My friend and I set up our sewing machines across from each other and pulled up a blog with a pattern for a simple “Three Stitch Dress.” One yard of fabric, a bit of elastic and three stitches is all the pattern calls for. I was giddy with excitement and sat down in front of my brand new Singer sewing machine. I pressed the pedal and pushed my fabric along, loving how my machine runs much smoother than my mother’s that I’ve used many times before.I don’t know how my project went awry- I must have looked away, blinked for too long of a millisecond, or something! Something felt off in my stitches, so I took a closer look, pulled my left hand away, and heard the sound of the spools manually spinning; I sewed over my finger and I was attached to the thread.
Utterly confused, I start laughing, cut myself free from the spools, and tweezed out the thread coming in and out of my nail. I soaked my finger in antiseptic and wrapped it up in a Band-Aid. Quite determined, I got back to sewing. I replaced the fabric under the foot, went to let down the needle, and found that the tip was missing. My heart started racing, but I calmly replaced the needle and set the broken one aside. I would look for the tip of the needle when it came time to clean up.
About a half an hour later, I took a break to iron out my fabric. As the iron was heating, I glanced down at my finger, laughed at my amateur sewing skills, but quickly got quiet. Something pointy and metallic was sticking out of the tip. I casually grabbed a tweezers and tried to pull it out, but it didn’t budge. I tried again, but couldn’t get a good grip. I panicked. I ran back to the broken needle and compared its length to a new needle. I suddenly realized that a whole quarter-inch of metal had gone through my nail, to the tip, and was stuck inside my finger. Tweezers didn’t work, nor did pliers.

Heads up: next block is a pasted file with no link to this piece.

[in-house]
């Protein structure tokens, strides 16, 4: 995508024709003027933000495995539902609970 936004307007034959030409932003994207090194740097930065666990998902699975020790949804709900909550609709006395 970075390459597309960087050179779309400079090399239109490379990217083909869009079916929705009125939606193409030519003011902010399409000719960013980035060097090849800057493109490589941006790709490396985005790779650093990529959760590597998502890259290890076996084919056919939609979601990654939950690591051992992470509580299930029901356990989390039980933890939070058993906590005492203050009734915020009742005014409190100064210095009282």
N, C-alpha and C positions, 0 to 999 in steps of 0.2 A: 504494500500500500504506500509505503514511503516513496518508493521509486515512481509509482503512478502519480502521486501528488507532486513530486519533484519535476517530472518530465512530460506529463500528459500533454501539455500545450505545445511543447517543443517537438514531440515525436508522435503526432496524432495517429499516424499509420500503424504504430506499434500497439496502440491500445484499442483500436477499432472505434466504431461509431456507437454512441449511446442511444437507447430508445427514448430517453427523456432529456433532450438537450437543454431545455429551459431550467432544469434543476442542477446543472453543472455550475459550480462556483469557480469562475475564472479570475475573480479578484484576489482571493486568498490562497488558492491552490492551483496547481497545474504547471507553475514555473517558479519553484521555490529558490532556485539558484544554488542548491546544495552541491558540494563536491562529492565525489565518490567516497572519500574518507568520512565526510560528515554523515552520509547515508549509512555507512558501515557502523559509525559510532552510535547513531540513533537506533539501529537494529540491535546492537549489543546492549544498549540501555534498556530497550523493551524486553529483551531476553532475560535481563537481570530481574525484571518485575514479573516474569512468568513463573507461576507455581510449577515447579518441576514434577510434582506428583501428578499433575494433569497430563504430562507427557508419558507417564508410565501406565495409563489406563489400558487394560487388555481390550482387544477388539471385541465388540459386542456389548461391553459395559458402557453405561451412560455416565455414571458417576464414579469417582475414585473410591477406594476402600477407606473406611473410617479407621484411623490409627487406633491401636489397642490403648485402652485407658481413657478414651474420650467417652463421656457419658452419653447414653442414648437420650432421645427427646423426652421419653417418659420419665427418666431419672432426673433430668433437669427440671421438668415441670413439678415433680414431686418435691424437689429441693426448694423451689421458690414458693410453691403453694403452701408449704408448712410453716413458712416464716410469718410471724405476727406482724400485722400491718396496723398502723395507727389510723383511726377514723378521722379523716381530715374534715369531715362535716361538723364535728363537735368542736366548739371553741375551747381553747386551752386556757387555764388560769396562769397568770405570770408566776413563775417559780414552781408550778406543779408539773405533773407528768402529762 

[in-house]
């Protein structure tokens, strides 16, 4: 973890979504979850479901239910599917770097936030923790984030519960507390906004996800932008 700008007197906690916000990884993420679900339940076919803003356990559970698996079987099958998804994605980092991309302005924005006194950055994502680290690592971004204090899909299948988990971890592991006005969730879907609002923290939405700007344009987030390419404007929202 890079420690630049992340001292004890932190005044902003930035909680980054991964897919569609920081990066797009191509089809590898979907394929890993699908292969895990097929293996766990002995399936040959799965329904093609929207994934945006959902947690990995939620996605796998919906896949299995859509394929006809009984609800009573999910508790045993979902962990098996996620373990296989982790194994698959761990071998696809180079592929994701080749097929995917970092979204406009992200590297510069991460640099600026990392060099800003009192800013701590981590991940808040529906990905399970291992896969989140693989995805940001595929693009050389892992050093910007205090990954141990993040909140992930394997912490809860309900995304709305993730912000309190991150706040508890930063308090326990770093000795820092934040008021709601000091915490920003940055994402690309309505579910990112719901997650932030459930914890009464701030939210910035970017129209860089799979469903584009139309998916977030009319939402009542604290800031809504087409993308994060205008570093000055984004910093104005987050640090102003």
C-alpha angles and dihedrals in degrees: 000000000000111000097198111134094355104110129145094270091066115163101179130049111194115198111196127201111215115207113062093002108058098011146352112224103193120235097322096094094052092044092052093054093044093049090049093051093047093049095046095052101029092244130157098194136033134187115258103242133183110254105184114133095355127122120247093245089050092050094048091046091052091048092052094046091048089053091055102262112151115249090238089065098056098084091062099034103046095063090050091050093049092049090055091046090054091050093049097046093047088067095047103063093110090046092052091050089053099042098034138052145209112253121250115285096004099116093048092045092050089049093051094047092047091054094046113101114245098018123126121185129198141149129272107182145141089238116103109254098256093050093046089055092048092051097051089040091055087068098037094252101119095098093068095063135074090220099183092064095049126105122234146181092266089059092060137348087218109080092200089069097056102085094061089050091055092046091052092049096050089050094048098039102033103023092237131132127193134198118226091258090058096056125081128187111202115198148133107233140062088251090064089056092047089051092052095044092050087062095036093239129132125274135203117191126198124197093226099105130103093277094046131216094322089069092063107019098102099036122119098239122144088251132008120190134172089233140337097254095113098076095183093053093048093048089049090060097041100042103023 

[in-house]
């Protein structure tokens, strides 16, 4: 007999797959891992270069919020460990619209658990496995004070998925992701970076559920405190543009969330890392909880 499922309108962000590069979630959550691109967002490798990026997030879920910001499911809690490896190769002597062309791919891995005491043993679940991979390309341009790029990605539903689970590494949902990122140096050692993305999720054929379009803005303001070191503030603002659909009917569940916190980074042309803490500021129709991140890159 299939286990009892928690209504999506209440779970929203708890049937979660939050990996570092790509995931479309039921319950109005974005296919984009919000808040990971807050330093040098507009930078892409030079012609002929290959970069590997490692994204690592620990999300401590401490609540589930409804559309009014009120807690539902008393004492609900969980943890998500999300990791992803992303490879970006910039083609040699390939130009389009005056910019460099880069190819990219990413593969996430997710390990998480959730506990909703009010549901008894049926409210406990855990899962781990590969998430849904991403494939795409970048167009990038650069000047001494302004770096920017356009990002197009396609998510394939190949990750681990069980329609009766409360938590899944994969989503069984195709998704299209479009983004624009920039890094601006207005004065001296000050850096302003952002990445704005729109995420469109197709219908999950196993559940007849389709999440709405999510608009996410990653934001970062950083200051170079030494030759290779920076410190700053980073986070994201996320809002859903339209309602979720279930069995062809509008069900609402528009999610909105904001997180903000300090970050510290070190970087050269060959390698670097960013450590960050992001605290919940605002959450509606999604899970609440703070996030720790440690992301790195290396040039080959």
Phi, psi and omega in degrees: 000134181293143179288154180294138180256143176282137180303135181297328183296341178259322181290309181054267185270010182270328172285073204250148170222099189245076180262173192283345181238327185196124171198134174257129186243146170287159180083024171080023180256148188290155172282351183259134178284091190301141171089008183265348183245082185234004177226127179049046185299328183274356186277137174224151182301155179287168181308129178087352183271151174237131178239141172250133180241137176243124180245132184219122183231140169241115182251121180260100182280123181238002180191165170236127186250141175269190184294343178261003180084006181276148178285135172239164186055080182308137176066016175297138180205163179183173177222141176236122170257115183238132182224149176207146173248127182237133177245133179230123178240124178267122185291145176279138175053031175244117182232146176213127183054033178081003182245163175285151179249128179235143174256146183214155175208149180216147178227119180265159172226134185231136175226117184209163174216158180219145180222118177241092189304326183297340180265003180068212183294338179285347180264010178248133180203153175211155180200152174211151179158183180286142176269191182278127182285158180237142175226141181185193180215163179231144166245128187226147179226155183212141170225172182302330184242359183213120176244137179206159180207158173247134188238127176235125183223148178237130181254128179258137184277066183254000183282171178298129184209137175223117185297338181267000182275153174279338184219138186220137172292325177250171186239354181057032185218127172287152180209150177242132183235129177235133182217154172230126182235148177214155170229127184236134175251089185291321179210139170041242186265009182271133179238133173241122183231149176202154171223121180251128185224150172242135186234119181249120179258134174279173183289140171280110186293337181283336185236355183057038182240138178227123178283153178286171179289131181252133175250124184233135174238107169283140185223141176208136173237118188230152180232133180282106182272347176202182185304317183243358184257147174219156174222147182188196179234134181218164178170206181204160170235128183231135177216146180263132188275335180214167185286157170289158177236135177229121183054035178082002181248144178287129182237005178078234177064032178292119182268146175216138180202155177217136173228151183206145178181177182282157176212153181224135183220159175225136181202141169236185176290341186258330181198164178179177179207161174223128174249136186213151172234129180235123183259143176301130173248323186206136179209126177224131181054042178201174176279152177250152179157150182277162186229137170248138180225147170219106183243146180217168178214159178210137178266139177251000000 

At the hospital, an X-ray showed a claw-like figure—the needle very much in my finger. I winced as the doctor pulled on the exposed tip of the needle with two sets of tweezers. He left and came back with another doctor. One pushed down on my skin, while the other worked on prying out the needle. I closed my eyes. Tight. A third tool was used, a fourth, a fifth; finally, the sixth tool did the job.
As I left the hospital parking lot, I couldn’t believe the irony of how much the homemade dress cost me. What started with six dollars of fabric ended with a quarter-inch souvenir and a hefty hospital bill.
By Angela Bishop
2012, TESOL and Spanish Education Major